By Robin E. Simmons



I can’t recall the number of films that have been inspired by the true crime that became a nursery rhyme.  You must know it and maybe even skipped rope while chanting it:

Lizzie Borden took an axe,

And gave her mother forty whacks;

When she saw what she had done,

She gave her father forty-one.

On August 4, 1892, Andrew and Abby Borden, two well-to-do elderly residents of Fall River Massachusetts who lived alone with their unmarried daughters, were found bludgeoned to death, Andrew’s face had been nearly split in two and Abby’s head was smashed to pieces.

Since their daughter Lizzie and a housekeeper were the only persons present, suspicion soon fell upon Lizzie. Due to the sensational nature of the bloody crime, the trial attracted national attention.

Even though fingerprinting was becoming a common investigative procedure, the police refused to test the murder weapon – a hatchet – that was found in the basement. The prosecution tried to prove that Lizzie burned a similar dress the day of the crime and had purchased a small hand axe the day before. But since Lizzie was an innocent-looking Christian woman, the jury took barely 90 minutes to decide that she could never commit such a heinous murder.

Although Lizzie was now an orphaned heiress rather than a convicted murderess, the popular press of the day continued to portray her as the perpetrator.

The latest movie adaptation invites audiences to take a fresh look at the widely known true-crime story.

An empathetically fascinating and ferocious Chloë Sevigny stars as Lizzie Borden, who, after a lifetime of loneliness, finds a kindred spirit in housemaid Bridget Sullivan (Kristen Stewart). But was it really their secret intimacy that triggered such an unthinkable act?

Throughout the film, I was reminded of Peter Jackson’s s similar but superior Heavenly Creatures (1994).

Director Craig William Macneill’s admittedly speculative but engrossing movie explores the days leading up to the savage double murder in an exceedingly dark tale of repression, exploitation and abandoned dreams. Stylish and beautifully photographed, the film conveys a specific time and place with convincing authenticity.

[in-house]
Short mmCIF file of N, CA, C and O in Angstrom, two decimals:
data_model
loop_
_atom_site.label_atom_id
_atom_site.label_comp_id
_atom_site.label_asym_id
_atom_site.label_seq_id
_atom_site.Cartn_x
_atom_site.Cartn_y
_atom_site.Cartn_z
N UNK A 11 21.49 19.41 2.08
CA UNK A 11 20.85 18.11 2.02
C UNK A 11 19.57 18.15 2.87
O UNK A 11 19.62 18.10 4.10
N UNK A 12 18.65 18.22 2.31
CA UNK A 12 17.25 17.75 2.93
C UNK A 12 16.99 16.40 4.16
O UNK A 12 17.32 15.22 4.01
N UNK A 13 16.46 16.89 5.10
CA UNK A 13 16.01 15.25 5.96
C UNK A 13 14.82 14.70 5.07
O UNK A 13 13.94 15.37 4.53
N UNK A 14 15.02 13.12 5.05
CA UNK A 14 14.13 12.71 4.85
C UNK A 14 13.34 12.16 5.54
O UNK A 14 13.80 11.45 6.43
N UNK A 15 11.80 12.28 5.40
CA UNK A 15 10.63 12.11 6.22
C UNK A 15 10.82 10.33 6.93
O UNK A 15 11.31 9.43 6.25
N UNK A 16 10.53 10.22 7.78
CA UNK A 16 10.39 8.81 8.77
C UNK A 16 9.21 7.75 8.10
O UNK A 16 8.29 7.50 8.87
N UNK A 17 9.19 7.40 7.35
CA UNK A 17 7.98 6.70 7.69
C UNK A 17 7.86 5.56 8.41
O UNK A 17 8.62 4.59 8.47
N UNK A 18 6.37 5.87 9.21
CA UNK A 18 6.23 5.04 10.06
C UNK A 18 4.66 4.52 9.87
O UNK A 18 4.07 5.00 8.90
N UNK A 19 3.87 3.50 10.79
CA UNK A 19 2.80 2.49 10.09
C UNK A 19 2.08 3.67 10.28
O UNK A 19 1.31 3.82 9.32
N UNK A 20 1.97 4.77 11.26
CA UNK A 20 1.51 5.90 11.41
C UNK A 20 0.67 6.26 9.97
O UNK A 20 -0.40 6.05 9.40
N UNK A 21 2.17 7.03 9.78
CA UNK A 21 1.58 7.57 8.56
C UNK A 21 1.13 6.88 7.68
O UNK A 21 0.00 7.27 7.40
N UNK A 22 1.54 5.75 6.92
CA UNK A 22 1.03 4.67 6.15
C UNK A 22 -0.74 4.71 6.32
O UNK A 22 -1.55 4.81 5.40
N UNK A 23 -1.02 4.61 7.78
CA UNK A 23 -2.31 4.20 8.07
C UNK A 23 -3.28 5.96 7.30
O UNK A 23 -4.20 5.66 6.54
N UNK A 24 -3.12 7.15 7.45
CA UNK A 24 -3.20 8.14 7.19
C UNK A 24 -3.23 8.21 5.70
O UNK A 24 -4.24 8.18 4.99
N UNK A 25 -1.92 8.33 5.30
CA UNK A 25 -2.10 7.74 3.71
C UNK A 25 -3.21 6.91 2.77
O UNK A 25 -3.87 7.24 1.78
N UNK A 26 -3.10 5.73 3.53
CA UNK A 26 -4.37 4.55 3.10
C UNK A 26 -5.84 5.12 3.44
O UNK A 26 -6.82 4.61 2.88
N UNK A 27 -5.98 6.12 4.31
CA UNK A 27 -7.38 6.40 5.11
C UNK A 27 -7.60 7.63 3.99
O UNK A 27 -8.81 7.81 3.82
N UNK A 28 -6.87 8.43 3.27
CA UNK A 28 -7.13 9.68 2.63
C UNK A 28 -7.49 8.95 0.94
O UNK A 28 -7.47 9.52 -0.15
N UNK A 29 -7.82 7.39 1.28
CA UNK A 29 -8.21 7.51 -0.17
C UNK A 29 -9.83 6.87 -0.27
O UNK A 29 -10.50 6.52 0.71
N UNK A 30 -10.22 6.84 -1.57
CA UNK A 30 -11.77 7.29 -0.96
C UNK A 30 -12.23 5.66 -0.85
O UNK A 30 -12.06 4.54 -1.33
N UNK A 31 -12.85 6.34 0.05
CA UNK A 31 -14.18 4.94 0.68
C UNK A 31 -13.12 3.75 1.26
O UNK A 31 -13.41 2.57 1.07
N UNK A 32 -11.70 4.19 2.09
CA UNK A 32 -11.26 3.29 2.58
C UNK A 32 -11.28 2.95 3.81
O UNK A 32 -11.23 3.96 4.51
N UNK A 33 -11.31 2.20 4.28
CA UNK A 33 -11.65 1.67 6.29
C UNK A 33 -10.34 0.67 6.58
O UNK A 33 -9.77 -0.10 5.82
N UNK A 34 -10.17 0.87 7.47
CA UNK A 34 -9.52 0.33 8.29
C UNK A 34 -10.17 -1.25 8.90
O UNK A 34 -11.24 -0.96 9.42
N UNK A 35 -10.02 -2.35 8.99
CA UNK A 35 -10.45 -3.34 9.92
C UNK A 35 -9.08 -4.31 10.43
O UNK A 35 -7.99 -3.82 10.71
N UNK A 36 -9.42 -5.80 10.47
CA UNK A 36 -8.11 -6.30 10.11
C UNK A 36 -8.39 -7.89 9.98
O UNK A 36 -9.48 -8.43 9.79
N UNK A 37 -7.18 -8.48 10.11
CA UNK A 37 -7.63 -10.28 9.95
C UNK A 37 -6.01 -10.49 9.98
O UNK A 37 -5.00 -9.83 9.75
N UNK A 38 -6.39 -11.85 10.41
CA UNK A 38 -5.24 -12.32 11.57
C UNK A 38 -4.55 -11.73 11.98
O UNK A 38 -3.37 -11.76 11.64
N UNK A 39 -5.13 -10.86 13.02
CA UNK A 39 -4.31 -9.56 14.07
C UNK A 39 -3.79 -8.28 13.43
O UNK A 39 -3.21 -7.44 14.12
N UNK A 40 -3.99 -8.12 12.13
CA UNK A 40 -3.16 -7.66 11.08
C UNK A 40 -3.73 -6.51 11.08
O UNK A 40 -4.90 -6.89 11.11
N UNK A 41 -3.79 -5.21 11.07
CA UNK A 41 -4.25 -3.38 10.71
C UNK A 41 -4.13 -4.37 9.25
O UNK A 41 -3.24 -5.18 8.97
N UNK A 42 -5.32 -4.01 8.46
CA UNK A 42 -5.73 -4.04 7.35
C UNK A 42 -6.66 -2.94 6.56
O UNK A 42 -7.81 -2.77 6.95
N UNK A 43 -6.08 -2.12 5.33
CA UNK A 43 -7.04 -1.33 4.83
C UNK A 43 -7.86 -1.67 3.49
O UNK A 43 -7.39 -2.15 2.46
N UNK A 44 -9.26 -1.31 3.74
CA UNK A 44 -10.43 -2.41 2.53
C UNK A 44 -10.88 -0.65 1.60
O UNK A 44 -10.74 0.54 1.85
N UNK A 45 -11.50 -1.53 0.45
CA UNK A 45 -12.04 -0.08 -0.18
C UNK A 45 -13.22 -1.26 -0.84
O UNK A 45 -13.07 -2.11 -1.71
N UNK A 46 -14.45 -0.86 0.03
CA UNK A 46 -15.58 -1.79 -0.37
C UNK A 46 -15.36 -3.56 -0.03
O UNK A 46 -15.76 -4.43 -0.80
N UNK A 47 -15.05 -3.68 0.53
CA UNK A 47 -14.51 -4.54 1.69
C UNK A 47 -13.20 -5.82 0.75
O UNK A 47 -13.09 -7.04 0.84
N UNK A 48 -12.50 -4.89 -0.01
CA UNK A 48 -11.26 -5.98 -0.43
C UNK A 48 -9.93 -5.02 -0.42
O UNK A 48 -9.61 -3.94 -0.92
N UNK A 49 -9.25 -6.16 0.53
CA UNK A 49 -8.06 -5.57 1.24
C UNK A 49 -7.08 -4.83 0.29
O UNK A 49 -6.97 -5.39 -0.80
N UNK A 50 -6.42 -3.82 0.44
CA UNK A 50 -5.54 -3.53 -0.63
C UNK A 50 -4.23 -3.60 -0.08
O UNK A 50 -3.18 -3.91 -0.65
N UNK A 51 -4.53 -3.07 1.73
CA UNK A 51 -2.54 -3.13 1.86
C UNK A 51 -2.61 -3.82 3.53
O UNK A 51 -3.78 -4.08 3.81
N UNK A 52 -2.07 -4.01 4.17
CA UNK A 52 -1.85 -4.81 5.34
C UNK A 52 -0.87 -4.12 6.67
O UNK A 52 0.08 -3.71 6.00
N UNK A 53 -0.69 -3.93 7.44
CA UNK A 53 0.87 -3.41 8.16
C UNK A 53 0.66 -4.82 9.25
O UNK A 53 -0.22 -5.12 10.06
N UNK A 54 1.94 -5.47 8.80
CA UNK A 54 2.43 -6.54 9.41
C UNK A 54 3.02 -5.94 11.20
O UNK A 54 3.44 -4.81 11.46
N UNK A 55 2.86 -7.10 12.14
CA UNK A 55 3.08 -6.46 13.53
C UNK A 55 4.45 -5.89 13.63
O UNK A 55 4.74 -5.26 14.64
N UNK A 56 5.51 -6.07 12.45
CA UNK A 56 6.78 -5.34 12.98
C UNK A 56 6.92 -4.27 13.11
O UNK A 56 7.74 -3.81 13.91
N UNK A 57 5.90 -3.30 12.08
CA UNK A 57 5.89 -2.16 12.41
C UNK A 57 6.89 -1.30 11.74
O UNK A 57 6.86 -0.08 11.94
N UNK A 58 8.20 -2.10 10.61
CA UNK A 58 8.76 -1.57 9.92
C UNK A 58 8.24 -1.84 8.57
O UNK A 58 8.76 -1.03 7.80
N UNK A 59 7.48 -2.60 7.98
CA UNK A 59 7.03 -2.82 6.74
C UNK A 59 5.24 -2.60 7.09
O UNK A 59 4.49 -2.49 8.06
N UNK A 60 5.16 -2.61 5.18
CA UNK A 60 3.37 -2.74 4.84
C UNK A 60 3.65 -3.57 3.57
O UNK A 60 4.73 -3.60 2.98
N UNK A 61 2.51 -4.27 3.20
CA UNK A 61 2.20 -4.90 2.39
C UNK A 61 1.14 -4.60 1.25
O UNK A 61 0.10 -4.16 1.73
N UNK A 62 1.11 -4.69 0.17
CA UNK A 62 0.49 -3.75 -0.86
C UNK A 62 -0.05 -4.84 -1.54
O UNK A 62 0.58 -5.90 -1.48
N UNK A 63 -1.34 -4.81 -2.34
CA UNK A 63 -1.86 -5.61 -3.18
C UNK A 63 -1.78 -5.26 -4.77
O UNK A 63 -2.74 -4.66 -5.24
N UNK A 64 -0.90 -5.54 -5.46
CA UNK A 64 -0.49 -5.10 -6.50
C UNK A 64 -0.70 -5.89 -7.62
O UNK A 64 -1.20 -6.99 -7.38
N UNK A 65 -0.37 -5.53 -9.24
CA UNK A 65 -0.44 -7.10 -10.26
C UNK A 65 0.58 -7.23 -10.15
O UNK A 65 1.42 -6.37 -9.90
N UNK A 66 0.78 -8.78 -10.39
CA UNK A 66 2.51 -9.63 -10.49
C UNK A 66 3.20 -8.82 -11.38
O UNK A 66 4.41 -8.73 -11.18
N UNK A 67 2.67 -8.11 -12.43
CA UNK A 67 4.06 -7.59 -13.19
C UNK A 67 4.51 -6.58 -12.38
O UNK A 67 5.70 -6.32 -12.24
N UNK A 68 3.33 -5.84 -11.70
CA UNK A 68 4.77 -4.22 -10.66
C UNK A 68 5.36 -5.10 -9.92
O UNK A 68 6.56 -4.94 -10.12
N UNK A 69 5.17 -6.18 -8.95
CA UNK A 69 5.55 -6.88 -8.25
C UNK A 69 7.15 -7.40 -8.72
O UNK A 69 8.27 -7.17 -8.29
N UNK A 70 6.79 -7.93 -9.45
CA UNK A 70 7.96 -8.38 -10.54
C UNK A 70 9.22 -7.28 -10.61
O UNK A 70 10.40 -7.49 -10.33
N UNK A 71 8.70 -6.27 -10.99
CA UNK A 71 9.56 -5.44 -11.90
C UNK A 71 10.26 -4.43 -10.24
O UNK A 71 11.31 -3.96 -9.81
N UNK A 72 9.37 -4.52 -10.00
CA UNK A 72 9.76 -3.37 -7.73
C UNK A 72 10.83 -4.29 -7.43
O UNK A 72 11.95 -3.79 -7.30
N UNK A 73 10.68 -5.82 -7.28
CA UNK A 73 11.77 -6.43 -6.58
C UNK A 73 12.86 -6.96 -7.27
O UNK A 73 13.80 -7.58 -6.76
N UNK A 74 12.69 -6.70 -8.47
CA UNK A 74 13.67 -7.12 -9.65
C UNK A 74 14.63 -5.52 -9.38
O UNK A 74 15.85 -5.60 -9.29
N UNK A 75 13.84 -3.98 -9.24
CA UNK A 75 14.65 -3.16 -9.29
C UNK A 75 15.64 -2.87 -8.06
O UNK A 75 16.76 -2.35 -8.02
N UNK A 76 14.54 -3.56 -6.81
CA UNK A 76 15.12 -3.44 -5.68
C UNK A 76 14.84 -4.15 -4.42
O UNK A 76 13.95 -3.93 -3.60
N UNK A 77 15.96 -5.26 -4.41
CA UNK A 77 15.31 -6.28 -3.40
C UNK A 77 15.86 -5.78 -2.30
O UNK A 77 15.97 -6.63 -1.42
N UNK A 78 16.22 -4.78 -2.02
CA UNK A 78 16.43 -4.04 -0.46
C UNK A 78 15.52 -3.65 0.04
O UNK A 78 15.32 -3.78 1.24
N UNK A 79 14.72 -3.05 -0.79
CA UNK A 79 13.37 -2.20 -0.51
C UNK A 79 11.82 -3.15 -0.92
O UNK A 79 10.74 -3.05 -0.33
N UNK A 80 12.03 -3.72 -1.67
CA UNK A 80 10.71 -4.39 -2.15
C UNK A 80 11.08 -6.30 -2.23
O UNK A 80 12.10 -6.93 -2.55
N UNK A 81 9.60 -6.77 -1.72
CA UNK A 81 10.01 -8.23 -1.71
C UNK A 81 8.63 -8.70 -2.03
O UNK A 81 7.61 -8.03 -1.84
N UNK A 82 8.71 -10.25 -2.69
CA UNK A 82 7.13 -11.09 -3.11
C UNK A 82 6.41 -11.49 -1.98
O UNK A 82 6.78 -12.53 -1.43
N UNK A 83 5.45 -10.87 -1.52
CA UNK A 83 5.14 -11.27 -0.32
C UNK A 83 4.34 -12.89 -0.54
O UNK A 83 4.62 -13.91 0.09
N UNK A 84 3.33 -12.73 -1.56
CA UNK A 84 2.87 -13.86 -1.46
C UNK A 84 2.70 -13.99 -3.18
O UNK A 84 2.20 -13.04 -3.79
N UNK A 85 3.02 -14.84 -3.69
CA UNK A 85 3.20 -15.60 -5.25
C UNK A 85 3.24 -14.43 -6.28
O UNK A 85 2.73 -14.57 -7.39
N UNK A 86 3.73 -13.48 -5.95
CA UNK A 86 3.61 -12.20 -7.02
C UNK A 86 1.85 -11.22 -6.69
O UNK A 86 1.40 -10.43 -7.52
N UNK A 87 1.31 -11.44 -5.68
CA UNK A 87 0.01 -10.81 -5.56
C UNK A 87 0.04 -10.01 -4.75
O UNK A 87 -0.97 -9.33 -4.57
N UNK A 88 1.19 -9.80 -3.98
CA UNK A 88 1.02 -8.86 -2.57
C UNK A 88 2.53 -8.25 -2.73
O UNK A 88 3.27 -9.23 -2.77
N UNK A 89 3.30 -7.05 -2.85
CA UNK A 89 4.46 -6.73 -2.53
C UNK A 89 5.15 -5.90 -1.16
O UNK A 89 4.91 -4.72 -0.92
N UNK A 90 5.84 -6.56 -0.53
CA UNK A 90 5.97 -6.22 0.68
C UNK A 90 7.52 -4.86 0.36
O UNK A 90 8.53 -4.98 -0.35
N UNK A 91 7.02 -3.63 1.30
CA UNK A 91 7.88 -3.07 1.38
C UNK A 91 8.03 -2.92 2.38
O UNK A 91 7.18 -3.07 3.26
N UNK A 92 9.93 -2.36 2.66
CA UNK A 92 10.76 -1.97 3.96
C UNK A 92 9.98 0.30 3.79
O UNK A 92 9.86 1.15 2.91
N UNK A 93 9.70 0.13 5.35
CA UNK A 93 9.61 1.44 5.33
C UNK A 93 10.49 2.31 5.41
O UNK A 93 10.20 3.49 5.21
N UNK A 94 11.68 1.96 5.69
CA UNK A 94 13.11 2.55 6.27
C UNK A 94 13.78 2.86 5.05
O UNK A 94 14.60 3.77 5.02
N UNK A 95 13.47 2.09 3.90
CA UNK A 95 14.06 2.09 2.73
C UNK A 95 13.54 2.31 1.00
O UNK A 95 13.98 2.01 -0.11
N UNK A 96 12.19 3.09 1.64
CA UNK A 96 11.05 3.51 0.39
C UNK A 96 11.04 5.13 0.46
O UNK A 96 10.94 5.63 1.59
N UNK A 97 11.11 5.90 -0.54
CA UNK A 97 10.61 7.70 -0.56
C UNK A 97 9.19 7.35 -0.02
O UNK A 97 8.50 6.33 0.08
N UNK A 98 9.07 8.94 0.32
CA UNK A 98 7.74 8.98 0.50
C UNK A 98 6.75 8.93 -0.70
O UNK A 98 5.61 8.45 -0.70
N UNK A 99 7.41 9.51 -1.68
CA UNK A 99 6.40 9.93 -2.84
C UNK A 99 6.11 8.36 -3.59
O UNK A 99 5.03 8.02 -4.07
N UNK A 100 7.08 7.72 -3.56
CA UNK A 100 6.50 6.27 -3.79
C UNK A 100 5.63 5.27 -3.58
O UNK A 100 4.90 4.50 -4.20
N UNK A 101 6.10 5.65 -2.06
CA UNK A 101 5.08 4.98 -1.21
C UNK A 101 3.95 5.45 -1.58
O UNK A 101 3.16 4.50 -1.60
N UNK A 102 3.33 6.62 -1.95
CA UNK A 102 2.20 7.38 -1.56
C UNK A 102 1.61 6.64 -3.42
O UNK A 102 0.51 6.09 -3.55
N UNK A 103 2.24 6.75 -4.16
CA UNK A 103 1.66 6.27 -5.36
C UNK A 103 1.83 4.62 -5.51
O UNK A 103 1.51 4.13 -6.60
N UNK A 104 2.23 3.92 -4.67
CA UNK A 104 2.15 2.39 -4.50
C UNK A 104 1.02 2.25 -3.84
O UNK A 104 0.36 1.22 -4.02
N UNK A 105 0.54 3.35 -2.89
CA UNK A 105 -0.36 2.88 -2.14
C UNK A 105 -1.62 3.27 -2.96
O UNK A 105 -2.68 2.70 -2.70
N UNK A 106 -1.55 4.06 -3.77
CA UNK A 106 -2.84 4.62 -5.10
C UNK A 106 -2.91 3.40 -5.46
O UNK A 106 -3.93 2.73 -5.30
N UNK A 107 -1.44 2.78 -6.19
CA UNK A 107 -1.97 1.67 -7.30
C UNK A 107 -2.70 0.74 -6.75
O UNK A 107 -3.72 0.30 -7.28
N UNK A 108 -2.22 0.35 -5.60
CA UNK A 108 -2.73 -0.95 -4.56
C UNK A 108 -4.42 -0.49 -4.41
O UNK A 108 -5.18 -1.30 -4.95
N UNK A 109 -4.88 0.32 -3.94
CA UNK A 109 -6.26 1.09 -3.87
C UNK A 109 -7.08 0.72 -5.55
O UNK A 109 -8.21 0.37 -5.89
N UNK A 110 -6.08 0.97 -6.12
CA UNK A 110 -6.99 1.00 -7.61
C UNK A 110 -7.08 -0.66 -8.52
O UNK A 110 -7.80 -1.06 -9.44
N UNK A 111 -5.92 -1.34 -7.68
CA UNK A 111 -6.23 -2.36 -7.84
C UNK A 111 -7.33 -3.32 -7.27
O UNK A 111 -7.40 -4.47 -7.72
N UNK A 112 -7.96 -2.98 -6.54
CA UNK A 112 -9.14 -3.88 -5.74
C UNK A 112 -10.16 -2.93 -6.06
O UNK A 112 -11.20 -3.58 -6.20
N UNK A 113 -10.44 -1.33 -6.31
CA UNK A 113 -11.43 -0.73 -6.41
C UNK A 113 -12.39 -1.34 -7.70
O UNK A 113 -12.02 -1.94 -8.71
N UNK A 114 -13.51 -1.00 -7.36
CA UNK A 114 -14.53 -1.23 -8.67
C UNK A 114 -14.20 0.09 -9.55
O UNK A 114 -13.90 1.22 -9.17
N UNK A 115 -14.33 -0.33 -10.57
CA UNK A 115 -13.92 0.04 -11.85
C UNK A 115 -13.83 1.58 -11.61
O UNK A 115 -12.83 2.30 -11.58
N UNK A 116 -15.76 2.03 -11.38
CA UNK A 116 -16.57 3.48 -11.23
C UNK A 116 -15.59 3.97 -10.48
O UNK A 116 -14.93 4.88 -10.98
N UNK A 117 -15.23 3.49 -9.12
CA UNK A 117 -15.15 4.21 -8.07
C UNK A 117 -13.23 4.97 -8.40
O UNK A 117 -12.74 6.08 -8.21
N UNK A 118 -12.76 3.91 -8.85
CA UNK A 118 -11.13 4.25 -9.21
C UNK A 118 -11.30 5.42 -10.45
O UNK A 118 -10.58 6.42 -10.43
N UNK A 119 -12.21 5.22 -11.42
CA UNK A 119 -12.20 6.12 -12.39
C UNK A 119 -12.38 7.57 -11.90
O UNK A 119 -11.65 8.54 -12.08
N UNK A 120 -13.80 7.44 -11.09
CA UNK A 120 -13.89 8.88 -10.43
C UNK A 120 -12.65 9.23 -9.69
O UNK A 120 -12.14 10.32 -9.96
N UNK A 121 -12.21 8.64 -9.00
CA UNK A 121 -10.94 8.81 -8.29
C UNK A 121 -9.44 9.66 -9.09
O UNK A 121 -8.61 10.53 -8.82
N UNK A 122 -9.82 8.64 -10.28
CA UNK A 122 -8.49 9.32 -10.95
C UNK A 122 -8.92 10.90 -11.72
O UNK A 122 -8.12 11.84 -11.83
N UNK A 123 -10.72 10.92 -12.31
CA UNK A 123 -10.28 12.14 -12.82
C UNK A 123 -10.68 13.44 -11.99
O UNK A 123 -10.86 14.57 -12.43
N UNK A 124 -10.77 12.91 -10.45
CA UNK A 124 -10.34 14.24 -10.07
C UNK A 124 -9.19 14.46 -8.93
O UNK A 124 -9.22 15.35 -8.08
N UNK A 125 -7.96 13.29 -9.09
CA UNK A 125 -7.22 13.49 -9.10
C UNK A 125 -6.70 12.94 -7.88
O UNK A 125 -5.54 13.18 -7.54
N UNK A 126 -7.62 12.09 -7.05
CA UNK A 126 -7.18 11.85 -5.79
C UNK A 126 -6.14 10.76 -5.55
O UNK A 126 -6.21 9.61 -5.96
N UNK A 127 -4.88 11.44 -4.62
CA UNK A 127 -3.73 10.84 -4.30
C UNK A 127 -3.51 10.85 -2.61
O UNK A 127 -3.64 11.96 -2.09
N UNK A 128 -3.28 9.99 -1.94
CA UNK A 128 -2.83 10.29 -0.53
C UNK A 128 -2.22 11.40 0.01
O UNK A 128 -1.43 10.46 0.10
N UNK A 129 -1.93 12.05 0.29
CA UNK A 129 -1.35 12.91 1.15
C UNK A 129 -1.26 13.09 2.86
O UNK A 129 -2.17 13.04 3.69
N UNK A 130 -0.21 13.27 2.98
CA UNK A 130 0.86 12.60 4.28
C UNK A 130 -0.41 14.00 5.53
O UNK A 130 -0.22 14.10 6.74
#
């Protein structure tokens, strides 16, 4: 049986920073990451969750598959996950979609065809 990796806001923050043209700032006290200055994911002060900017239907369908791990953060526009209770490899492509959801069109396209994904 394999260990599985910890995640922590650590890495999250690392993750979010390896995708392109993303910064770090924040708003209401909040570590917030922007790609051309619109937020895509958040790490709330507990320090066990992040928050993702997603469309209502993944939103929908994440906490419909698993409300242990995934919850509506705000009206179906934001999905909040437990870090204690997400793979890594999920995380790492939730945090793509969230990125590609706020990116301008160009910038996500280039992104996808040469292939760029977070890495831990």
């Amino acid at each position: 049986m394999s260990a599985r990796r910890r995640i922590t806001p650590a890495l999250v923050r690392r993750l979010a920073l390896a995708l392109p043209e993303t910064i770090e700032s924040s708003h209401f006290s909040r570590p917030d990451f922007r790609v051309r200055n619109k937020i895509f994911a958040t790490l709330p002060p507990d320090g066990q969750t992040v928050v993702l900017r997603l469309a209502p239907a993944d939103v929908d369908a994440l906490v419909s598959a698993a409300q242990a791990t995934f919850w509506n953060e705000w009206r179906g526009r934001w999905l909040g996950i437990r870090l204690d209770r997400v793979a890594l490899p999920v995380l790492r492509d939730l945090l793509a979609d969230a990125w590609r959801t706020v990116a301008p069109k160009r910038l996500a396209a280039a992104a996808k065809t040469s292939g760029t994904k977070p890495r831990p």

An unexpected Jim Carrey stars in this slick neo-noir crime-thriller based on The New Yorker article, “True Crimes: A Postmodern Murder Mystery” by David Grann.

An understated and solemn Carrey commands the screen in this intermittently spellbinding suspense story from the executive producers of The Revenant and Black Mass.

When Polish police officer Tadek (Carrey) finds similarities between an unsolved murder and a crime outlined in a popular novel by the famous writer Krystof Kozlov, Tadek begins tracking the writer and his girlfriend (Charlotte Gainsbourg ), a mysterious sex-club worker. As Tadek’s obsession and envy of Kozlov grows, he descends into a deadly underworld of sex, lies and corruption and risks it all until he finds the truly shocking and deadly truth.

I liked this literally darkish – grey skies and muted color palette – tale about an uncorrupted detective in post communist Poland obsessed with an unsolved crime while investigating a writer who, beyond his nihilist author personae, is trying save his girlfriend’s life. Worth a look. Lionsgate.

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